1964 Jaguar MkII 3.4 MOD
A cracking example of this sporting saloon with various performance upgrades; louvred bonnet; Coombs spats; power steering; RS handling kit; 2" carbs; gas-flowed head; Brantz Tripmaster etc.
Built in February 1964, this lovely Jaguar MkII 3.4 manual overdrive comes with a large history file extending back to 1990 and has had just two owners in the last 21 years. A much-cherished machine, it has been considerably improved and upgraded over the years and has always been in light regular use, 21 old MOTs charting the gradual rise in mileage from 55,760 in 1990 to today’s total of 89,500 miles.
In 1994 at 66,885 miles it received a major bout of expenditure which included a full engine rebuild with new pistons and a reground crank etc, new front and rear suspension springs plus a host of other mechanical jobs. In 1997 it was treated to a full bodywork restoration including a bare metal repaint in dark metallic blue when a louvred bonnet and Coombs-style rear wheel spats were also fitted. All the brightwork was rechromed at the same time and the underside was wax coated.
In 1998 it was sent to RS Coachworks of Reading for various upgrades including rack-and-pinion power steering; a lead-free cylinder head which was gas-flowed and fitted with larger inlet valves and valve seats; a gas-flowed inlet manifold bored out to accept the 2" carburettors which were also fitted; Jaguar XJ Series 3 electronic ignition; uprated 4-pot front brake calipers; uprated suspension with RS Handling Kit; Mota-Lita steering wheel plus various other improvements with bills for this lot amounting to some £8,900.
In 1999 the car was bought by a German gentleman living in Newbury who kept it for 10 years and appears to have used it in both England and in Germany with various bills on file covering this period amounting to some 3,400 Euros (all in Deutsch, naturlich). Our vendor acquired it from him in July 2009 to join a collection of classic cars and has continued to maintain it carefully ever since, covering some 7,000 miles during his 11-year ownership. Apart from routine service items, recent expenditure has also included new leather seat covers, new carpets, new headlining, new sealed beam headlights, new exhaust and a new set of MWS stainless steel wire wheels shod with new Vredestein 205/70/15 tyres which cost £2,252.
The vendor has also used the car on several regularity events – hence the Brantz timing equipment under the left side of the dash – and reports that it has proved very reliable and competitive, winning several trophies along the way.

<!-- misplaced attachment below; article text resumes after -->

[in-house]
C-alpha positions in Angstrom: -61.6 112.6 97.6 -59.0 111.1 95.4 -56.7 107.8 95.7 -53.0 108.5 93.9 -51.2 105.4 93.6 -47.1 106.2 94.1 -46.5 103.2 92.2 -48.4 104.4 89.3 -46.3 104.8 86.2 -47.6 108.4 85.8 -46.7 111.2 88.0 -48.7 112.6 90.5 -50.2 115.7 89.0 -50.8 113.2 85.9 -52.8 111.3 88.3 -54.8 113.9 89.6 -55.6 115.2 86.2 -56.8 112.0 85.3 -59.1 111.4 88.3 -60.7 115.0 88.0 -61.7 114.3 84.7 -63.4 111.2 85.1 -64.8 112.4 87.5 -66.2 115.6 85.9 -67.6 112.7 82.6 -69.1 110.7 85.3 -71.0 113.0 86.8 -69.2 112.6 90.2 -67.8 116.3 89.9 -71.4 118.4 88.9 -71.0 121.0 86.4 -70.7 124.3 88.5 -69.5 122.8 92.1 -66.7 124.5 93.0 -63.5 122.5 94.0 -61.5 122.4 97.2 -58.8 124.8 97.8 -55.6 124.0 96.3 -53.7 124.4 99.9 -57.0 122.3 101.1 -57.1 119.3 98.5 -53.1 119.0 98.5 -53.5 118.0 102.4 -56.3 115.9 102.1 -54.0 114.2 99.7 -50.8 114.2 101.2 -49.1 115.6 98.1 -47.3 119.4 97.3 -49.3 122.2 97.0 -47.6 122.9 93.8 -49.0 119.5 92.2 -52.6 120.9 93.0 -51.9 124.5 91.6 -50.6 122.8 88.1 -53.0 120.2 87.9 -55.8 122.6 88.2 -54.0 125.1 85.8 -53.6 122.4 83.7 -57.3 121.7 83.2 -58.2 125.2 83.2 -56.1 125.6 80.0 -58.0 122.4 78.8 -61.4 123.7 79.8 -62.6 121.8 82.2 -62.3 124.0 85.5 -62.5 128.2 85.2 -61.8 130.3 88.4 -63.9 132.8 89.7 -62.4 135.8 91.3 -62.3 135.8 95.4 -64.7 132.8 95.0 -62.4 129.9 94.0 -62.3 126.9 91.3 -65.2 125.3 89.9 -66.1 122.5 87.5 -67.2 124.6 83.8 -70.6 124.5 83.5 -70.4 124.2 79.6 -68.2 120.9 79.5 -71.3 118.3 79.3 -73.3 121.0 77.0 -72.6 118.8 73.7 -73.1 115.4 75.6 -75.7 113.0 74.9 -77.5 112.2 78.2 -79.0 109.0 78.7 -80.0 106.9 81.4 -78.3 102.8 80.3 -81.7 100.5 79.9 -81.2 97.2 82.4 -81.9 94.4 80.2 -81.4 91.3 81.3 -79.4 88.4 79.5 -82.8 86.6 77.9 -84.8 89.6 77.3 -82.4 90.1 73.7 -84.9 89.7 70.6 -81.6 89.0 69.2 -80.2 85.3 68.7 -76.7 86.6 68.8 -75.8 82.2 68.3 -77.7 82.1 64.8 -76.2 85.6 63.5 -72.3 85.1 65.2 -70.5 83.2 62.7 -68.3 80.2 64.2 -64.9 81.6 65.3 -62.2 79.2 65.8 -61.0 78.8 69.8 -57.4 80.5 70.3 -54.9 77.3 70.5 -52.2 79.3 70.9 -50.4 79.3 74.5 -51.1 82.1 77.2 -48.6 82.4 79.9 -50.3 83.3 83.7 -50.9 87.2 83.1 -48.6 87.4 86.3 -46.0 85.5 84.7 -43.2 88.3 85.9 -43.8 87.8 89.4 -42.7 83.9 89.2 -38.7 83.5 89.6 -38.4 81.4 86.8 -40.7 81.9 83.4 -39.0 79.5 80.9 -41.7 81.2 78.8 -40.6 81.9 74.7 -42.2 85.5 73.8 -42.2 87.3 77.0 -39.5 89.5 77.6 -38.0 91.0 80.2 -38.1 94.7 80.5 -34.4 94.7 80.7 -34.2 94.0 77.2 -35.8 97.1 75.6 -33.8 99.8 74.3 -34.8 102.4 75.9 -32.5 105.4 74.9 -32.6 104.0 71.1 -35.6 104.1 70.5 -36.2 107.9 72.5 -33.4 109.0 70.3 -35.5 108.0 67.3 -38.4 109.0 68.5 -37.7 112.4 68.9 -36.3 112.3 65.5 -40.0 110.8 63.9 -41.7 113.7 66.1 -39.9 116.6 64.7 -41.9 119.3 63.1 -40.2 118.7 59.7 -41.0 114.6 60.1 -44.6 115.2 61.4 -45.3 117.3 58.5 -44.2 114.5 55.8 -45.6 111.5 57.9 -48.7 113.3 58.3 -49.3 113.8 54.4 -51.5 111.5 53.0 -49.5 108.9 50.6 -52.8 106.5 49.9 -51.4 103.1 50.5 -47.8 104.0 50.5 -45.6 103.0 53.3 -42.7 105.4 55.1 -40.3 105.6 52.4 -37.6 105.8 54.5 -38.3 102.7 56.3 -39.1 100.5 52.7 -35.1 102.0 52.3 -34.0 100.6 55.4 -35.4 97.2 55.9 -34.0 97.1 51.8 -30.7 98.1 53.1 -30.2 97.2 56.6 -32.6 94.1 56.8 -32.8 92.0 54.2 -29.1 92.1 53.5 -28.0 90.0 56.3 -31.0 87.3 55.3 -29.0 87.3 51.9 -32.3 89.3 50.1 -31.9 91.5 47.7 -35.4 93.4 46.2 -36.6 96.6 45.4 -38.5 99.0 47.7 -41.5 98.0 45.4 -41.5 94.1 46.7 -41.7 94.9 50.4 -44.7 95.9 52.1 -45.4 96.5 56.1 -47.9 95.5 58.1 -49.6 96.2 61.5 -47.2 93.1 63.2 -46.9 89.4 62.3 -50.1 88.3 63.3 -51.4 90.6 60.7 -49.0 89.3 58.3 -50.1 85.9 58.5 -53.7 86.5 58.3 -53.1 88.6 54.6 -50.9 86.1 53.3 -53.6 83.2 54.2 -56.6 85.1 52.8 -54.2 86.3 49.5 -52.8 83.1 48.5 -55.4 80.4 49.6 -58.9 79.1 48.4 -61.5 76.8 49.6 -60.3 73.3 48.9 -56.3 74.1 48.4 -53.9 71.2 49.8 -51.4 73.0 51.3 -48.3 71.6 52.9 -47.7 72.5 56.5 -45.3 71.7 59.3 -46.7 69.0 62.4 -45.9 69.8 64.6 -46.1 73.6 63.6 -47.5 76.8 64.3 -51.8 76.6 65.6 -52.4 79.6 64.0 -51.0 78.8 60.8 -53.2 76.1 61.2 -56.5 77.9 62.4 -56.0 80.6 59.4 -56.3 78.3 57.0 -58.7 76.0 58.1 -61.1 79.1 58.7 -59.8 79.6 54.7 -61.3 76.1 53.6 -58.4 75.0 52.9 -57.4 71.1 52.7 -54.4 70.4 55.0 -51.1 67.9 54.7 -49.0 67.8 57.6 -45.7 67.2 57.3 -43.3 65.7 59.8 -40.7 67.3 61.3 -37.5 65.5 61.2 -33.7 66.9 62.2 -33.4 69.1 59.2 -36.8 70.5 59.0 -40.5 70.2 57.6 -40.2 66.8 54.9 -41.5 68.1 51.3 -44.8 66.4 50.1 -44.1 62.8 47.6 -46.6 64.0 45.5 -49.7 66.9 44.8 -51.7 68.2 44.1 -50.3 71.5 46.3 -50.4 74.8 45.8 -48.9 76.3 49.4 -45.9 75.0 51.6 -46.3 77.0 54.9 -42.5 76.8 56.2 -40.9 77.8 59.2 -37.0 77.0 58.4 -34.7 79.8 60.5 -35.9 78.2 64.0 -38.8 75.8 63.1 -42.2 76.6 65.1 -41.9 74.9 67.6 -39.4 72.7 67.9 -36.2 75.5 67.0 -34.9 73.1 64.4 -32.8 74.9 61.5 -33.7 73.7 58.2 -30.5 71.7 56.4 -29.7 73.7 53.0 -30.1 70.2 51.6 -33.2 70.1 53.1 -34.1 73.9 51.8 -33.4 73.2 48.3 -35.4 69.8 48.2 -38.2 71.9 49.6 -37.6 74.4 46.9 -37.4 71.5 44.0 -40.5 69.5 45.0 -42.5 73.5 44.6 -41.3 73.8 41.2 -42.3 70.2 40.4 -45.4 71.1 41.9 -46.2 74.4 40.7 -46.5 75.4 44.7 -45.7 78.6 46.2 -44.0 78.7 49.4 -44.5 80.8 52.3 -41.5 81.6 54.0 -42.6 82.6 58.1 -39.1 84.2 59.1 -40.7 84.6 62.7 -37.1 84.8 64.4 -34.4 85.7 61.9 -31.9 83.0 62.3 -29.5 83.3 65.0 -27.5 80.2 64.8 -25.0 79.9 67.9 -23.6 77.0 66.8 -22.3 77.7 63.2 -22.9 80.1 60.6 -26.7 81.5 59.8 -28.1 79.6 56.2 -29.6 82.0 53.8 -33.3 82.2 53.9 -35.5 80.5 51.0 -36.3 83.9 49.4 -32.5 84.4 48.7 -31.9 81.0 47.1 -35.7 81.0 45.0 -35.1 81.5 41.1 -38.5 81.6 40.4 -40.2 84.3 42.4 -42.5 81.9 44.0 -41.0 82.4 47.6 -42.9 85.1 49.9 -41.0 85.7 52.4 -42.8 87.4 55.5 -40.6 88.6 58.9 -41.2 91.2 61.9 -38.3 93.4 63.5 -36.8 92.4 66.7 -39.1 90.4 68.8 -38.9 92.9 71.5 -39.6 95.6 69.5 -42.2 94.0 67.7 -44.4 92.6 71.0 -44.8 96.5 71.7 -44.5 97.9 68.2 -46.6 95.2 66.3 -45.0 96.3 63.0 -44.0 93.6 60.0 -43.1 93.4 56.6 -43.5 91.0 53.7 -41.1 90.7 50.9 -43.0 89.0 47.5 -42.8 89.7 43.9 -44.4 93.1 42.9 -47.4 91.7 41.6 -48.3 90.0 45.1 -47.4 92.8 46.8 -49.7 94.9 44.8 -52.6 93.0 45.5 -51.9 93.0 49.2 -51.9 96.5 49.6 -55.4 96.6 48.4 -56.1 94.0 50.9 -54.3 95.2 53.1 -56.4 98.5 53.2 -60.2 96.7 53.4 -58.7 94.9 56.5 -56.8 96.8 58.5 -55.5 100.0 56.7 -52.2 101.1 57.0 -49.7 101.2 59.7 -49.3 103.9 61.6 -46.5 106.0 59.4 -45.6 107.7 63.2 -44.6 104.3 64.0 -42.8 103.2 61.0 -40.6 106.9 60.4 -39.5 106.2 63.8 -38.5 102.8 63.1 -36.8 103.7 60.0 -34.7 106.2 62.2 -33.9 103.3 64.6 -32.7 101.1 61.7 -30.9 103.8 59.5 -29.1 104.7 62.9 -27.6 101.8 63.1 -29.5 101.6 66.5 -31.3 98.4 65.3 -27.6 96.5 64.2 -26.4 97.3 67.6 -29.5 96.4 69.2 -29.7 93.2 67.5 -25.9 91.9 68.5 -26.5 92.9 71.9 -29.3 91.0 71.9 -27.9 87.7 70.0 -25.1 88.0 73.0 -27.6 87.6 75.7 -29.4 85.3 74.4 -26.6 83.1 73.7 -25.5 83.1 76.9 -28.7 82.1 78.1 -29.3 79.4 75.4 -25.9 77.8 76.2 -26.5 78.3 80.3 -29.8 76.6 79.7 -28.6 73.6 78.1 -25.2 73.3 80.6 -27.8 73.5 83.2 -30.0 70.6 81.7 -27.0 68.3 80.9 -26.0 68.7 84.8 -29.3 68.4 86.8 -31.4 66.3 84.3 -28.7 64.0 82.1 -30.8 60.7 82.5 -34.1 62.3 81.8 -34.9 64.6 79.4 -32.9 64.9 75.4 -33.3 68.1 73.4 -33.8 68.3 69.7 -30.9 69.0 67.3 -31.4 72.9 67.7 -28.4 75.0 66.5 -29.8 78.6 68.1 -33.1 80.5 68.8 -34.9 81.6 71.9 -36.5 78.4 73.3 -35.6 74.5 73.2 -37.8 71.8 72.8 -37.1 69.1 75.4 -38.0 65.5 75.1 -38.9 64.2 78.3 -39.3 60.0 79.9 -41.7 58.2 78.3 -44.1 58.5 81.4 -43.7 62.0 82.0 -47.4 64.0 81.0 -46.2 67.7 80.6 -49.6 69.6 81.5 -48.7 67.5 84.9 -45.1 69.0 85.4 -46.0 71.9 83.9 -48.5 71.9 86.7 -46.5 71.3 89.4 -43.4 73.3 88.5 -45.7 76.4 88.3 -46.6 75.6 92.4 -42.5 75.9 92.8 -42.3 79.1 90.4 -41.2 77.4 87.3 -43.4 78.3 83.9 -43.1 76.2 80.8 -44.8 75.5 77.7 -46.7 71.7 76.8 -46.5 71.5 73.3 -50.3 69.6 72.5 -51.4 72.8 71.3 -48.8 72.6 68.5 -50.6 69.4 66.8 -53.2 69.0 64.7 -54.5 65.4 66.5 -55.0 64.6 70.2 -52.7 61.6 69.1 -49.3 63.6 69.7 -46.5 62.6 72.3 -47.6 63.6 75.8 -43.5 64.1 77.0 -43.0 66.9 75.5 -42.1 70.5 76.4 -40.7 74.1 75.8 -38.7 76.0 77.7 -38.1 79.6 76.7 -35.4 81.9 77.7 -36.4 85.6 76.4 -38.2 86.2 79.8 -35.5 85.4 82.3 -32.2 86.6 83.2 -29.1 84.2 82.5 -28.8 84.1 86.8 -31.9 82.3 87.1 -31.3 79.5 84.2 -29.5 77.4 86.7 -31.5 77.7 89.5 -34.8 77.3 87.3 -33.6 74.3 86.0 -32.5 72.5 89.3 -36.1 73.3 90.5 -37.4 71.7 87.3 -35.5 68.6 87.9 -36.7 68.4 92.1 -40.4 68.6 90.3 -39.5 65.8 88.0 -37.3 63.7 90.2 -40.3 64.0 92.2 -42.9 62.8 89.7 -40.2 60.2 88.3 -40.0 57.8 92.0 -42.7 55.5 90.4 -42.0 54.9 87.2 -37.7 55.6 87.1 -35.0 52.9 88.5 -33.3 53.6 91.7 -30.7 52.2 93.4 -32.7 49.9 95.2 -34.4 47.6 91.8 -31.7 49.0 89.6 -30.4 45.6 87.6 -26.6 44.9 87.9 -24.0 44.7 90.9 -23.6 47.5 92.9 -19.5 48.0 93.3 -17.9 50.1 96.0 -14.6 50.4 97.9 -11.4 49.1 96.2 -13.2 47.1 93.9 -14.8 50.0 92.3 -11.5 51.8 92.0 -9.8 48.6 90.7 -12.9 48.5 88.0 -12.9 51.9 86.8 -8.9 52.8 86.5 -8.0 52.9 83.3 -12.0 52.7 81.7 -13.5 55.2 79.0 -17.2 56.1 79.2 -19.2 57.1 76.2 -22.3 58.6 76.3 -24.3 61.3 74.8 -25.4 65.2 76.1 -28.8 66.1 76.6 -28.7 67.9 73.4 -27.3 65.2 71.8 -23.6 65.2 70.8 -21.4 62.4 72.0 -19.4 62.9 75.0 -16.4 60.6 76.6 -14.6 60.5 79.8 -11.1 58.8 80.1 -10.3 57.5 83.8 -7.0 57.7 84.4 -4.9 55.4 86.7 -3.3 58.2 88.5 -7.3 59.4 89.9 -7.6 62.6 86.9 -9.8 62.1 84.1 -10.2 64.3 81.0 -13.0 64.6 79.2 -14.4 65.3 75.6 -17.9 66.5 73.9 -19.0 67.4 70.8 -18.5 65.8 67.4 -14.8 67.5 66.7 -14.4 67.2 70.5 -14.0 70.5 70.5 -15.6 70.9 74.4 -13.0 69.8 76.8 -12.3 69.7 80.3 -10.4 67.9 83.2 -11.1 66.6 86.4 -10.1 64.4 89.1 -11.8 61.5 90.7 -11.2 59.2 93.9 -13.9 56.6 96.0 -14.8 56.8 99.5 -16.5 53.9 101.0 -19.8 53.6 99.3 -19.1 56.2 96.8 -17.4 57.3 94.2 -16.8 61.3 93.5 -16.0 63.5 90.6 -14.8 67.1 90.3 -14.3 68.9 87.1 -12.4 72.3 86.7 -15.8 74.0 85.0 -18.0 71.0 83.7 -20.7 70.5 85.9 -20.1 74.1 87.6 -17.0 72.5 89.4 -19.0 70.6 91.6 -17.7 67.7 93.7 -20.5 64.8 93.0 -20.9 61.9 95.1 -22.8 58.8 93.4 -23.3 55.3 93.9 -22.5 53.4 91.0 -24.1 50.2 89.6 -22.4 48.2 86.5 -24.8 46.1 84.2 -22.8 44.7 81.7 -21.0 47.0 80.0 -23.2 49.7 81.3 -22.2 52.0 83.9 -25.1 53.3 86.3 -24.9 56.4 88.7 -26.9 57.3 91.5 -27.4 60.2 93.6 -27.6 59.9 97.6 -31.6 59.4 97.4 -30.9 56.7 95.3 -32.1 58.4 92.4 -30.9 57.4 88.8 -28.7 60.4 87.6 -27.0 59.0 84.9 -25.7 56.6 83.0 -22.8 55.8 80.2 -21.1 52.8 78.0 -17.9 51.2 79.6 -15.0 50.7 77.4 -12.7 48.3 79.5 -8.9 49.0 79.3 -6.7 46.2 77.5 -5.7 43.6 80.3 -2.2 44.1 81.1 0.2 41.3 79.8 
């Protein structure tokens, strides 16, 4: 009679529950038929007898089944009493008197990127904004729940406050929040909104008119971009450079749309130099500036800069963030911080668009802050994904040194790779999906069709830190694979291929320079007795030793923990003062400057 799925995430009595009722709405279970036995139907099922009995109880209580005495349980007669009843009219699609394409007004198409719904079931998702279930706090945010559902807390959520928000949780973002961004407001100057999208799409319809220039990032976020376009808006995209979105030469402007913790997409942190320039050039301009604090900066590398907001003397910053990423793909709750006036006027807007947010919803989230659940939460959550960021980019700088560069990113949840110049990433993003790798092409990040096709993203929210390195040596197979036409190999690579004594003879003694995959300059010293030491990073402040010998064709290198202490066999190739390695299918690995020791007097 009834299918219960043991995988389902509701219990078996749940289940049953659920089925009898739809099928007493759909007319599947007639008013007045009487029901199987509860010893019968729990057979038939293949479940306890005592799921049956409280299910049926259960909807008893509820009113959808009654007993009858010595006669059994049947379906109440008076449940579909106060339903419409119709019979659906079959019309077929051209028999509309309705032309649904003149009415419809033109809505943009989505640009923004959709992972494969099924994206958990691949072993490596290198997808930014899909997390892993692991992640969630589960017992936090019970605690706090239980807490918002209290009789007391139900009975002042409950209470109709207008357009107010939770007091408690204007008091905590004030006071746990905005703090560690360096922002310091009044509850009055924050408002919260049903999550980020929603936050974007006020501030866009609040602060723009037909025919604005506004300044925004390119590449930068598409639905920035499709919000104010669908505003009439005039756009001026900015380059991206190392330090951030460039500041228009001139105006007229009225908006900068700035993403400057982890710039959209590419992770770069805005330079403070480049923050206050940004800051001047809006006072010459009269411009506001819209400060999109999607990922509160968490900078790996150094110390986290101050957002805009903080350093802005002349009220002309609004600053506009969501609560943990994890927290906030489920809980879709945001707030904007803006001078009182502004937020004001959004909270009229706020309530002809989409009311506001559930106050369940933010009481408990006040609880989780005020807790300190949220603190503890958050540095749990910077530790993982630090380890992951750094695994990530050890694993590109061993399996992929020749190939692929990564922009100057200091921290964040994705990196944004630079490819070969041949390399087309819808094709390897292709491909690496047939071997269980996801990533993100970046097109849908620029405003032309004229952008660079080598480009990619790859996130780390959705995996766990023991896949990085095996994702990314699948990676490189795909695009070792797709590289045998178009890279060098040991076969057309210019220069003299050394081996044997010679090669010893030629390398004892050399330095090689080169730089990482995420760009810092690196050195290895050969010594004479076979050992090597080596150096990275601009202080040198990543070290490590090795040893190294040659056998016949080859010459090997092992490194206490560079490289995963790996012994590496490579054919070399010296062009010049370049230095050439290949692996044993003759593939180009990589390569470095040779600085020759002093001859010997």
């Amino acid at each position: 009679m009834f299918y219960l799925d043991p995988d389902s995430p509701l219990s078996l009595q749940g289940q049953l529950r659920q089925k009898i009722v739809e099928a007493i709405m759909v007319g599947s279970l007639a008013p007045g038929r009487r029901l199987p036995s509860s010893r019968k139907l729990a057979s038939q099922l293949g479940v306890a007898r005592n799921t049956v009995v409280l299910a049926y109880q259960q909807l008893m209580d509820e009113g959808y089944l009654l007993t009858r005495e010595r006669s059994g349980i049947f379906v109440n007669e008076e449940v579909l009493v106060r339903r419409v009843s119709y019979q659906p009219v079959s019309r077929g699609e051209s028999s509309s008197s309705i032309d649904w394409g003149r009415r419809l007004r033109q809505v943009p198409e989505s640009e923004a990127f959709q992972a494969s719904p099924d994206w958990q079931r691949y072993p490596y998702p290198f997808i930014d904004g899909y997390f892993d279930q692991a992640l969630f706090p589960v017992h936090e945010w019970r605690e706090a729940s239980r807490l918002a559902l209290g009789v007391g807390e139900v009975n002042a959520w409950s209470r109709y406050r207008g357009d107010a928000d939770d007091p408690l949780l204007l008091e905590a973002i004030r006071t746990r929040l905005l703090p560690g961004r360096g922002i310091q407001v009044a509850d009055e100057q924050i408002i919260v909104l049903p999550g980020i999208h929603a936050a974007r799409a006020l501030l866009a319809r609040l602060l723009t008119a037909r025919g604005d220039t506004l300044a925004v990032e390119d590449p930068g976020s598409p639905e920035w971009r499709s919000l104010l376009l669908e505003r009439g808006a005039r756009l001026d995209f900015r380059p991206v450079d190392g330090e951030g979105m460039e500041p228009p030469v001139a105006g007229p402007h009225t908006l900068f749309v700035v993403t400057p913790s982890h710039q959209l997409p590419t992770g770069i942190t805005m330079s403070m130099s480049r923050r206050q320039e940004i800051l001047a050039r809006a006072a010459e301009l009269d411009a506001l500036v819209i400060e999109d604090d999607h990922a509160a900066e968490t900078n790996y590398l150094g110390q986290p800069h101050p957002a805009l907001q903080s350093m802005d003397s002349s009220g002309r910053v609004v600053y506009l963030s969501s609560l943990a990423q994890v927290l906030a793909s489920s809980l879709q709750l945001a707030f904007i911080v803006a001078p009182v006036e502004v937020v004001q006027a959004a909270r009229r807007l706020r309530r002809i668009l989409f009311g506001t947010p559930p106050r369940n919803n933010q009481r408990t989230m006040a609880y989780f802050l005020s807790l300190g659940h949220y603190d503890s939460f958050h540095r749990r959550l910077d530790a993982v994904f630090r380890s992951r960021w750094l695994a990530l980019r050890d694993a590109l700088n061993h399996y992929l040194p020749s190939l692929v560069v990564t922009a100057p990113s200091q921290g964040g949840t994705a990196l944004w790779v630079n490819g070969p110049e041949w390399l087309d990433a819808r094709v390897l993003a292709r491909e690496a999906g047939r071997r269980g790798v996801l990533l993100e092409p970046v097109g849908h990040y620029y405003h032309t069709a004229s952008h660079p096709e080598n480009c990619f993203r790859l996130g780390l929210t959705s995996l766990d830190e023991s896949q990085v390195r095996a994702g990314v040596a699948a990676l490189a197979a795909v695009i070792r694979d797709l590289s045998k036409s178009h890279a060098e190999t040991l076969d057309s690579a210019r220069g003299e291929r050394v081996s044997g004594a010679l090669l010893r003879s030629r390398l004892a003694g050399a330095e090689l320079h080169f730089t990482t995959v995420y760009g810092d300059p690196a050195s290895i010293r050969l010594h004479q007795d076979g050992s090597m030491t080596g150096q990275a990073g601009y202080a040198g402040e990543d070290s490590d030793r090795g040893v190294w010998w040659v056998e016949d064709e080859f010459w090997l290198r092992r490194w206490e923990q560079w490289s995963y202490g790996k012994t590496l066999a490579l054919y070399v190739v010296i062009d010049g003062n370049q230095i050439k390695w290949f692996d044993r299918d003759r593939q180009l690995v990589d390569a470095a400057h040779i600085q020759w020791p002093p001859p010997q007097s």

Documentation includes a V5C, records of all previous owners back to 1984, 21 old MOTs from 2019 back to 1990, many invoices and photos, a Heritage Certificate issued by Jaguar Deutschland and operating instructions for the Brantz Tripmaster. The original Jaguar toolkit is also still present in the spare wheel well.
A particularly good-looking MkII with some useful upgrades, this wonderful sporting saloon will surprise many modern cars with its pace, while its grace and space remain as intoxicating today as they were at launch over 60 years ago. We like it a lot!
Undoubtedly one of the greatest saloon cars of all time, the Jaguar MkII was launched to huge acclaim in 1959. The top-of-the-range 3.8-litre model had stunning performance from its 220bhp straight-six engine and could embarrass most sportscars of the day, leaving them trailing in its 125mph wake. Keeping everything under control were servo-assisted disc brakes all round, coil-and-wishbone independent front suspension and a leaf-sprung Salisbury rear axle with optional limited slip diff. Inside was beautifully trimmed in walnut and leather in the finest Jaguar tradition.
A huge success both on road and track, the MKII was quick to dominate contemporary saloon car racing in the hands of drivers like Stirling Moss and Roy Salvadori. No wonder it also established itself as the ultimate get-away car. With room for four burly gangsters and a big stack of loot, no Sixties’ bank job was complete without a MkII fishtailing its way from the scene of the crime – hotly pursued by another one that the cops were forced to use to keep up!
In the middle of the range was the 3.4-litre which featured the superb twin-cam 3,442cc XK engine, as used in the previous 3.4 Saloon and the XK140/150. The 3.4-litre was a particularly sweet engine with excellent performance that was nearly a match for the 3.8 (210bhp and 120mph top speed). Production of the MkII 3.4 ended in 1967, although a cheaper version, the 340, continued to sell until 1969.
For more information contact James on 07970 309907 or email firstname.lastname@example.org
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